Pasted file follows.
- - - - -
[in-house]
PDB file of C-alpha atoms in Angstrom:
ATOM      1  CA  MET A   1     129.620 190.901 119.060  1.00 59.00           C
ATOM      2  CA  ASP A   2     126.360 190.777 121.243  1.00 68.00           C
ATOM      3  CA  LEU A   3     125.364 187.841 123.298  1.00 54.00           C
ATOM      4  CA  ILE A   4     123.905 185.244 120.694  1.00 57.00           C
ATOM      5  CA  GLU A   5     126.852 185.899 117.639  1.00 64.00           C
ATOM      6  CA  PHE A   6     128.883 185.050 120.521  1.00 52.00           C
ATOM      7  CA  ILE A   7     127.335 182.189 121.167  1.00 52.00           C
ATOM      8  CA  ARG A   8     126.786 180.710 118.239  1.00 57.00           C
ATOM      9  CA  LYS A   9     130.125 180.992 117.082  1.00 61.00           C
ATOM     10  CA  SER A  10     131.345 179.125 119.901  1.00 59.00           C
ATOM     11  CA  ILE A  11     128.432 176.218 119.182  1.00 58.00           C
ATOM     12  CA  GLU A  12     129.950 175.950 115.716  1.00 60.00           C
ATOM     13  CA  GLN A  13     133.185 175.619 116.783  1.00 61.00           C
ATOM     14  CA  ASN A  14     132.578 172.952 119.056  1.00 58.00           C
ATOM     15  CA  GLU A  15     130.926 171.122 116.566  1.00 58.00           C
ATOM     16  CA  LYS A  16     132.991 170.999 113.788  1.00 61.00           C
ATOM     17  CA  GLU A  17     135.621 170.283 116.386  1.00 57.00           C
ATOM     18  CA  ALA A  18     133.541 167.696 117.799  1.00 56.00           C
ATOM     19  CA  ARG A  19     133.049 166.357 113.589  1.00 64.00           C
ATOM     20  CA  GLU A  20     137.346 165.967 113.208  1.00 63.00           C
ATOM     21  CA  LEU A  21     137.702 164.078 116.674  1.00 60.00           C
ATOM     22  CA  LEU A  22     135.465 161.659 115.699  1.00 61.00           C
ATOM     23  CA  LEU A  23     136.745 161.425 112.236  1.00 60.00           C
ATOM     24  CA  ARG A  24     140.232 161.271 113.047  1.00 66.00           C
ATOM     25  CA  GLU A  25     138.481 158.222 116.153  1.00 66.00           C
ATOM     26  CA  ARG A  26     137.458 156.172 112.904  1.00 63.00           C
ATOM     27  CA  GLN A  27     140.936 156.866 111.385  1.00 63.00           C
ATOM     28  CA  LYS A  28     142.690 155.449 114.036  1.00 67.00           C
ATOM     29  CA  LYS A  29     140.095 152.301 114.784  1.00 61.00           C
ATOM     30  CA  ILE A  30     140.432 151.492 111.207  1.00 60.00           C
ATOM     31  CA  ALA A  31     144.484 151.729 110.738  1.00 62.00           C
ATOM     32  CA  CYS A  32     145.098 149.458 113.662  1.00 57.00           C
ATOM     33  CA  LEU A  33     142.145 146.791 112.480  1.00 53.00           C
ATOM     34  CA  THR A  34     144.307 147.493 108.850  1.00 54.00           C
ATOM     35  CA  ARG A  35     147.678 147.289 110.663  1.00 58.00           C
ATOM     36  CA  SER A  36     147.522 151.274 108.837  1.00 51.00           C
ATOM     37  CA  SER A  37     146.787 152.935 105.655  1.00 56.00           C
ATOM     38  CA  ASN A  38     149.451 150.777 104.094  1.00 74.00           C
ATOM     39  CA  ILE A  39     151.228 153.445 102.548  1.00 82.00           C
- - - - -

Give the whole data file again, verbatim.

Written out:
[in-house]
PDB file of C-alpha atoms in Angstrom:
ATOM      1  CA  MET A   1     129.620 190.901 119.060  1.00 59.00           C
ATOM      2  CA  ASP A   2     126.360 190.777 121.243  1.00 68.00           C
ATOM      3  CA  LEU A   3     125.364 187.841 123.298  1.00 54.00           C
ATOM      4  CA  ILE A   4     123.905 185.244 120.694  1.00 57.00           C
ATOM      5  CA  GLU A   5     126.852 185.899 117.639  1.00 64.00           C
ATOM      6  CA  PHE A   6     128.883 185.050 120.521  1.00 52.00           C
ATOM      7  CA  ILE A   7     127.335 182.189 121.167  1.00 52.00           C
ATOM      8  CA  ARG A   8     126.786 180.710 118.239  1.00 57.00           C
ATOM      9  CA  LYS A   9     130.125 180.992 117.082  1.00 61.00           C
ATOM     10  CA  SER A  10     131.345 179.125 119.901  1.00 59.00           C
ATOM     11  CA  ILE A  11     128.432 176.218 119.182  1.00 58.00           C
ATOM     12  CA  GLU A  12     129.950 175.950 115.716  1.00 60.00           C
ATOM     13  CA  GLN A  13     133.185 175.619 116.783  1.00 61.00           C
ATOM     14  CA  ASN A  14     132.578 172.952 119.056  1.00 58.00           C
ATOM     15  CA  GLU A  15     130.926 171.122 116.566  1.00 58.00           C
ATOM     16  CA  LYS A  16     132.991 170.999 113.788  1.00 61.00           C
ATOM     17  CA  GLU A  17     135.621 170.283 116.386  1.00 57.00           C
ATOM     18  CA  ALA A  18     133.541 167.696 117.799  1.00 56.00           C
ATOM     19  CA  ARG A  19     133.049 166.357 113.589  1.00 64.00           C
ATOM     20  CA  GLU A  20     137.346 165.967 113.208  1.00 63.00           C
ATOM     21  CA  LEU A  21     137.702 164.078 116.674  1.00 60.00           C
ATOM     22  CA  LEU A  22     135.465 161.659 115.699  1.00 61.00           C
ATOM     23  CA  LEU A  23     136.745 161.425 112.236  1.00 60.00           C
ATOM     24  CA  ARG A  24     140.232 161.271 113.047  1.00 66.00           C
ATOM     25  CA  GLU A  25     138.481 158.222 116.153  1.00 66.00           C
ATOM     26  CA  ARG A  26     137.458 156.172 112.904  1.00 63.00           C
ATOM     27  CA  GLN A  27     140.936 156.866 111.385  1.00 63.00           C
ATOM     28  CA  LYS A  28     142.690 155.449 114.036  1.00 67.00           C
ATOM     29  CA  LYS A  29     140.095 152.301 114.784  1.00 61.00           C
ATOM     30  CA  ILE A  30     140.432 151.492 111.207  1.00 60.00           C
ATOM     31  CA  ALA A  31     144.484 151.729 110.738  1.00 62.00           C
ATOM     32  CA  CYS A  32     145.098 149.458 113.662  1.00 57.00           C
ATOM     33  CA  LEU A  33     142.145 146.791 112.480  1.00 53.00           C
ATOM     34  CA  THR A  34     144.307 147.493 108.850  1.00 54.00           C
ATOM     35  CA  ARG A  35     147.678 147.289 110.663  1.00 58.00           C
ATOM     36  CA  SER A  36     147.522 151.274 108.837  1.00 51.00           C
ATOM     37  CA  SER A  37     146.787 152.935 105.655  1.00 56.00           C
ATOM     38  CA  ASN A  38     149.451 150.777 104.094  1.00 74.00           C
ATOM     39  CA  ILE A  39     151.228 153.445 102.548  1.00 82.00           C